Eagle-eyed do-gooders turn in Reds for victory cigars


The Cincinnati Reds had one heckuva celebration after clinching the NL Central title on Tuesday night, dowsing each other with champagne and emerging from the clubhouse to party with fans.

(Watch some great video of it all from C. Trent Rosecrans here)

But apparently their celebration went far beyond the bounds of propriety, as team owner Bob Castellini passed out victory cigars and people proceeded to – gasp! – smoke them.

According to the Cincinnati Enquirer – and Big League Stew – five people called a statewide smoking ban complaint hotline to alert authorities after witnessing the heinous act on television.

Only one problem: the city health department can’t do anything unless an inspector personally witnesses the crime in action. Hmm, that might be a problem. From the Enquirer:

State law requires a health inspector to go out within 30 days at about the same time of day as the alleged violation, Merz said. That means an inspector might be attending one of the playoff games to see if anyone is smoking then.

“We come in unannounced, obviously,” he said.

If the inspector sees someone smoking, the Reds will be sent a letter notifying them of the violation, which the team can appeal. No fine is attached to any initial violation. If another complaint is filed and an inspector responds again to the ballpark and sees someone smoking, the Reds could be fined $100. The fine escalates to $500 after that.

So be aware, Reds criminals, you have been put on notice. If you get caught smoking any victory cigars during the playoffs, you’ll receive a stern letter. And if it happens a second time, someone will have to come up with $100.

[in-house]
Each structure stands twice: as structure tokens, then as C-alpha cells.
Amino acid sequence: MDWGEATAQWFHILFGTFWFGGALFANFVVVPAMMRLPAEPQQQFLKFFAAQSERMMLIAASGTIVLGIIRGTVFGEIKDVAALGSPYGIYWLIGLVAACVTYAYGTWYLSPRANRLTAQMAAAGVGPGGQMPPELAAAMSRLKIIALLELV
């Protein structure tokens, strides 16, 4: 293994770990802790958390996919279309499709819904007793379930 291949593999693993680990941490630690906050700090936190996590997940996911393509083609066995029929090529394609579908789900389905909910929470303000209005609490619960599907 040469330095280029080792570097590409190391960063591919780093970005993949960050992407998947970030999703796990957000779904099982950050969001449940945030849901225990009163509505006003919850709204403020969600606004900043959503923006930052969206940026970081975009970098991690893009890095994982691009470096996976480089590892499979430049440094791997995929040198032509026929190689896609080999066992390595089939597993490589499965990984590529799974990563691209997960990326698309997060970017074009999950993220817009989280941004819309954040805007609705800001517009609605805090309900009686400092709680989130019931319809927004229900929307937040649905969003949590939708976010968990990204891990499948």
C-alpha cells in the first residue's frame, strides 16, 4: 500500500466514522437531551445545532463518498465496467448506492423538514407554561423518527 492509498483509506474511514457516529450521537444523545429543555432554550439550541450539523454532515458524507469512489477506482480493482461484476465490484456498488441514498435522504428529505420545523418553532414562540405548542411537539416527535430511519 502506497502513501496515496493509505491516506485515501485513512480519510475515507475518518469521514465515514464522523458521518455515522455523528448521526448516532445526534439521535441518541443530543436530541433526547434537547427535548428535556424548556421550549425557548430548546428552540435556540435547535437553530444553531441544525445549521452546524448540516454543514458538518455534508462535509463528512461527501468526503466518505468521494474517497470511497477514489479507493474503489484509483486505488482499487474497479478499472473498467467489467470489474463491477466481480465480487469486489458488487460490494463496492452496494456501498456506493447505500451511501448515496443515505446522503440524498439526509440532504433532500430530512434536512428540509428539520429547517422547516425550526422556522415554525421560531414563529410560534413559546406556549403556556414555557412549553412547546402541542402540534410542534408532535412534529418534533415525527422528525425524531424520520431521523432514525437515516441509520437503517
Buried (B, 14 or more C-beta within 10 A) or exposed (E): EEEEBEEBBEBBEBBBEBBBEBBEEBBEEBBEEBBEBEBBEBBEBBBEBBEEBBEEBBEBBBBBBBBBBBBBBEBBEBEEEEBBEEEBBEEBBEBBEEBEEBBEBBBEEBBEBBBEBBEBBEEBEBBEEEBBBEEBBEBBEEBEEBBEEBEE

God knows the shenanigans you will get into if you win the World Series.

Will you double-dip some chips?

Lie about your knowledge of “Melrose Place?”

Smuggle coffee into the movies?

Whatever you do, I am thankful I can sleep at night knowing there are at least five eagle-eyed, law-abiding citizens out there ready to turn you in.

Do you think I was serious about thinking the Reds are criminals? Then perhaps I’m not for you. Otherwise, feel free to follow me on Twitter. Get all your HBT updates here.

Kyle Schwarber is on a private plane en route to Cleveland

PHOENIX, AZ - APRIL 07:  Kyle Schwarber #12 of the Chicago Cubs bats against the Arizona Diamondbacks during the MLB game at Chase Field on April 7, 2016 in Phoenix, Arizona.  (Photo by Christian Petersen/Getty Images)
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This is happening, people.

Earlier we heard Joe Maddon being non-committal about Kyle Schwarber joining the Cubs for the World Series. Now it seems pretty clear that the Cubs are committal indeed: Jon Morosi reports that Schwarber is en route to Cleveland from Arizona on a private jet and that he’s expected to DH in Game 1 tomorrow night.

Schwarber hasn’t played in a game that counted since April 7. His potent bat is could be a windfall for a Cubs team that didn’t have a game-changing option at DH in the American League park.

Schwarber lost the whole season due to a knee injury, but he hit .246/.355/.487 with 16 homers and 43 RBI in 69 games as a rookie in 2015. His big coming out party was in the playoffs, however, when he hit three homers in five postseason games while going 7-for-13 with two walks in five games.

Carlos Santana in left field? Sure, OK.

CLEVELAND, OH - OCTOBER 15:  Carlos Santana #41 of the Cleveland Indians celebrates after hitting a home run in the second inning against J.A. Happ #33 of the Toronto Blue Jays during game two of the American League Championship Series at Progressive Field on October 15, 2016 in Cleveland, Ohio.  (Photo by Maddie Meyer/Getty Images)
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Paul Hoynes of the Cleveland Plain Dealer reports that Indians First Baseman/DH Carlos Santana shagged some flyballs in left field during the Indians’ workout today.

Sure, why not? Santana has played one game in the outfield in his major league career and that was over four years ago, but the Indians will have to play in Chicago without the DH, meaning either losing Santana’s bat or that of Mike Napoli.

It would be up to Terry Francona to decide if that happens, but ultimately I don’t think he’ll make it real and, rather, will just forget about it, because Santana’s defense out there would in no way be smooth.

I’m sorry. I’m sick today and I’m on a lot of cold medicine.